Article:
The elongated dissecting member 280 may, for example, have a pre-defined curvature to properly position an ITCS electrode relative to the can for proper location of the electric field relative to a patient's heart. The elongated dissecting member 280 may also, or alternately, have a pre-defined curvature that may easily follow the curvature of the rib cage for proper dissection. It is contemplated that any combination of predefined shapes may be utilized in the present invention. It is also contemplated that multiple curvatures may also be used. For example, a first curvature in a first direction may help the ultrasonic dissector conform to the curvature of the rib cage, while a second curvature in a second direction may be useful for optimally locating the leads and can relative to the heart or other anatomy. As mentioned above, the curvature of the elongated dissecting member 280 may be defined by a single radius, or by multiple radii or varying radii.
FIGS. 3A through 3C illustrate various embodiments of subcutaneous ultrasonic dissector 290 and dissecting element 280 in accordance with the present invention. FIG. 3A illustrates an embodiment of the subcutaneous ultrasonic dissector 290 having the ultrasonic transducer 281 proximal of the elongated dissecting element 280, an arrangement suitable for low-frequency high-power applications such as, for example, below 200 kilohertz, and particularly within the range of about 20 kilohertz to about 50 kilohertz.
 The ultrasonic transducer 281 converts electrical energy from the generator 256 (shown in FIGS. 2A and 2B) to mechanical motion of the elongated dissecting member 280. The mechanical motion disrupts tissue as the elongated dissecting member 280 is inserted, facilitating the dissection. For example, the elongated dissecting member 280 may liquefy adipose tissue, creating a tunnel for subsequent lead placement. Transducers of this type are known in the art, such as, for example, U.S. Pat. No. 5,449,370, hereby incorporated herein by reference. The mechanical motion is also useful for driving the pharmacological agent into tissue, a process often referred to as sonophoresis.
FIG. 3B illustrates an embodiment of the elongated dissecting element 280 having the ultrasonic transducer 281 at the distal end, an arrangement particularly suitable for high-frequency high-power applications. The ultrasonic transducer 281 converts electrical energy from the generator 256 to pressure-waves that emanate from the ultrasonic transducer 281. This arrangement is effective for frequencies above 200 kilohertz and in megahertz ranges, particularly in the range of about 1 megahertz to about 4 megahertz. Transducers of this type are known in the art, such as, for example, published US Patent Application number US20030040698 and U.S. Pat. No. 6,500,121 B1, which are hereby incorporated herein by reference. The pressure waves, similarly to the mechanical motion described above, are useful for sonophoresis.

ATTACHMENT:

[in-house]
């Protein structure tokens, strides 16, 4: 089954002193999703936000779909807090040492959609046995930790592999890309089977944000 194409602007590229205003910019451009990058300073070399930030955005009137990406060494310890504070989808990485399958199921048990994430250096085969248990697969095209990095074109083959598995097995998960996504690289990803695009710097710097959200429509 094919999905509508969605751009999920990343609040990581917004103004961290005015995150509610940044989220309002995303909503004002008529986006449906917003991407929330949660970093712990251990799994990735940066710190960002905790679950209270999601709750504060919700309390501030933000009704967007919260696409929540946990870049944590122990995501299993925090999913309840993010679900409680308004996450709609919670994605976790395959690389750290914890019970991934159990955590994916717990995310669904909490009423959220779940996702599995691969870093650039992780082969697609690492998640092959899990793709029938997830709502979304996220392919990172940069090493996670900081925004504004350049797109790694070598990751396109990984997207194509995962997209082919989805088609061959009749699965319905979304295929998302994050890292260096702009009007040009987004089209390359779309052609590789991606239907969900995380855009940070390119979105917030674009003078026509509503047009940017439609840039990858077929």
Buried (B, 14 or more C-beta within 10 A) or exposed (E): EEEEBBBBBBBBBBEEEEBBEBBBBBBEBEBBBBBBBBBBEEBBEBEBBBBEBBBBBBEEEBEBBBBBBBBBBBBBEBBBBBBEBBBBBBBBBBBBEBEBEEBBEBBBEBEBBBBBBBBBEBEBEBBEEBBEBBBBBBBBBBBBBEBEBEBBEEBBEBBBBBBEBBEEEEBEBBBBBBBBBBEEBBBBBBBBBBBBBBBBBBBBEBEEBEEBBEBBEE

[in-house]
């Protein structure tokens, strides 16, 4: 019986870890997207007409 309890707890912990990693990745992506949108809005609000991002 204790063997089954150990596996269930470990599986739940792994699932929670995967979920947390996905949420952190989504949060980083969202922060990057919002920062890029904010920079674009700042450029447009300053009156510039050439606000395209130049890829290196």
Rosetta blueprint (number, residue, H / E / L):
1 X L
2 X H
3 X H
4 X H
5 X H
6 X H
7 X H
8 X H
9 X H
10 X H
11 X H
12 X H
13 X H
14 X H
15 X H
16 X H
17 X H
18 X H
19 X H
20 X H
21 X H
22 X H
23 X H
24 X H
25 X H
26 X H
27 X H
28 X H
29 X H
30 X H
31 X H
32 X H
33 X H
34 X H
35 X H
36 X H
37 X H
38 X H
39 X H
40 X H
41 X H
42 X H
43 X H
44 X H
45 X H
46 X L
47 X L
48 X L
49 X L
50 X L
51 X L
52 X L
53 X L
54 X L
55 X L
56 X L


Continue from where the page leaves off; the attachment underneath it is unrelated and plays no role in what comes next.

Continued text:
Referring to FIGS. 3A and 3B, the ultrasonic transducer 281 may be driven continuously, or may also be modulated or interrupted. For example, the ultrasonic transducer 281 may be driven at a duty cycle having a first amplitude for a portion of the cycle, and having effectively zero amplitude for the remainder of the cycle. The ultrasonic transducer 281 may also be driven at varying amplitudes over a cycle in a modulated mode, such as, for example, having a saw-tooth modulation envelope or other envelopes as is known in the art. A convenient measure of system power is the power transferred from the generator 256 to the transducer 281. System power may vary between about 1 Watt and about 200 Watts.
FIG. 3C is a magnified perspective view of the distal end of the elongated dissecting element 280 shown in FIGS. 2A and 2B. A port system 282 is depicted as having an axial aperture 286 and a number of lateral apertures 283, 284, and 285. Depiction of the apertures 283, 284, 285 and 286 is for purposes of clarity of explanation, and not of limitation. It is contemplated that a single aperture, or any number of apertures, may be located on the elongated dissecting element 280 at any location.
 For example, a single or series of apertures may be located proximally from the distal end of the elongated dissecting member 280 to provide a pharmacological agent or other fluid anywhere along the path of dissection. If, for example, an analgesic is delivered during dissection, it may be efficacious to provide a number of ports of port system 282 at the distal end of the ultrasonic dissector to ease the pain of dissection, but also to deliver incremental amounts of analgesic along the length of the elongated dissecting member 280 as the ultrasonic dissector advances into tissue.